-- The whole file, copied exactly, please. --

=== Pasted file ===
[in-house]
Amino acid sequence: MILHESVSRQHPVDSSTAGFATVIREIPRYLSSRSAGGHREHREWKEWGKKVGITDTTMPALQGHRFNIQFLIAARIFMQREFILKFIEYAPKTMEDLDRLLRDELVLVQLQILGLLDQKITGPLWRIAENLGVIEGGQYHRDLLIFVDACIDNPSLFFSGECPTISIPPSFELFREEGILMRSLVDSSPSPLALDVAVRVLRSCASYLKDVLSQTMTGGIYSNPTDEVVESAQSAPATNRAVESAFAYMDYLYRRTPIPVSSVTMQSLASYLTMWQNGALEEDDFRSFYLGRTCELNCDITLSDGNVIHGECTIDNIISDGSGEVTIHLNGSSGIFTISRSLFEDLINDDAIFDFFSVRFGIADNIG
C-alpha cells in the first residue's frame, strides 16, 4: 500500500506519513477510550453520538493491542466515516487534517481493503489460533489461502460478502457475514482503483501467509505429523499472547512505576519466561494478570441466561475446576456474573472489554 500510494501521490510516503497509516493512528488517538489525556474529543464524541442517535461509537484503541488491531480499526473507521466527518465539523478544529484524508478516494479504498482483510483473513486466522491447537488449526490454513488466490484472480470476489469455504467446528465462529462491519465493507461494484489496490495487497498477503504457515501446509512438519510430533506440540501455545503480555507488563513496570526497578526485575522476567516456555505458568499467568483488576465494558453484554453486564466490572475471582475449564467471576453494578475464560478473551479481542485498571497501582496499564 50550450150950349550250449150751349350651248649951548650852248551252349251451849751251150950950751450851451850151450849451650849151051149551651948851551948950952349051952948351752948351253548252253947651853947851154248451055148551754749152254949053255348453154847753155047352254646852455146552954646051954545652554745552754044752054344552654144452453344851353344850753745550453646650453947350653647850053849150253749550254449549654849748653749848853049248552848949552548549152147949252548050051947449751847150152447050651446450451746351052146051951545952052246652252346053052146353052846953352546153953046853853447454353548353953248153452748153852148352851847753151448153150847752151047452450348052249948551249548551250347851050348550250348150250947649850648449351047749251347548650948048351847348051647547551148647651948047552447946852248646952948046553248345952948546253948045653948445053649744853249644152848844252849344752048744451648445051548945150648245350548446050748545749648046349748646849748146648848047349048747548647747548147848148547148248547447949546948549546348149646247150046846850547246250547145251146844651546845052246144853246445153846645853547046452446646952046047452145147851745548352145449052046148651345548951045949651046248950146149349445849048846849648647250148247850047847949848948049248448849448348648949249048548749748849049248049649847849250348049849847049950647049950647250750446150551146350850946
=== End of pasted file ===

[in-house]
Amino acid sequence: MILHESVSRQHPVDSSTAGFATVIREIPRYLSSRSAGGHREHREWKEWGKKVGITDTTMPALQGHRFNIQFLIAARIFMQREFILKFIEYAPKTMEDLDRLLRDELVLVQLQILGLLDQKITGPLWRIAENLGVIEGGQYHRDLLIFVDACIDNPSLFFSGECPTISIPPSFELFREEGILMRSLVDSSPSPLALDVAVRVLRSCASYLKDVLSQTMTGGIYSNPTDEVVESAQSAPATNRAVESAFAYMDYLYRRTPIPVSSVTMQSLASYLTMWQNGALEEDDFRSFYLGRTCELNCDITLSDGNVIHGECTIDNIISDGSGEVTIHLNGSSGIFTISRSLFEDLINDDAIFDFFSVRFGIADNIG
C-alpha cells in the first residue's frame, strides 16, 4: 500500500506519513477510550453520538493491542466515516487534517481493503489460533489461502460478502457475514482503483501467509505429523499472547512505576519466561494478570441466561475446576456474573472489554 500510494501521490510516503497509516493512528488517538489525556474529543464524541442517535461509537484503541488491531480499526473507521466527518465539523478544529484524508478516494479504498482483510483473513486466522491447537488449526490454513488466490484472480470476489469455504467446528465462529462491519465493507461494484489496490495487497498477503504457515501446509512438519510430533506440540501455545503480555507488563513496570526497578526485575522476567516456555505458568499467568483488576465494558453484554453486564466490572475471582475449564467471576453494578475464560478473551479481542485498571497501582496499564 50550450150950349550250449150751349350651248649951548650852248551252349251451849751251150950950751450851451850151450849451650849151051149551651948851551948950952349051952948351752948351253548252253947651853947851154248451055148551754749152254949053255348453154847753155047352254646852455146552954646051954545652554745552754044752054344552654144452453344851353344850753745550453646650453947350653647850053849150253749550254449549654849748653749848853049248552848949552548549152147949252548050051947449751847150152447050651446450451746351052146051951545952052246652252346053052146353052846953352546153953046853853447454353548353953248153452748153852148352851847753151448153150847752151047452450348052249948551249548551250347851050348550250348150250947649850648449351047749251347548650948048351847348051647547551148647651948047552447946852248646952948046553248345952948546253948045653948445053649744853249644152848844252849344752048744451648445051548945150648245350548446050748545749648046349748646849748146648848047349048747548647747548147848148547148248547447949546948549546348149646247150046846850547246250547145251146844651546845052246144853246445153846645853547046452446646952046047452145147851745548352145449052046148651345548951045949651046248950146149349445849048846849648647250148247850047847949848948049248448849448348648949249048548749748849049248049649847849250348049849847049950647049950647250750446150551146350850946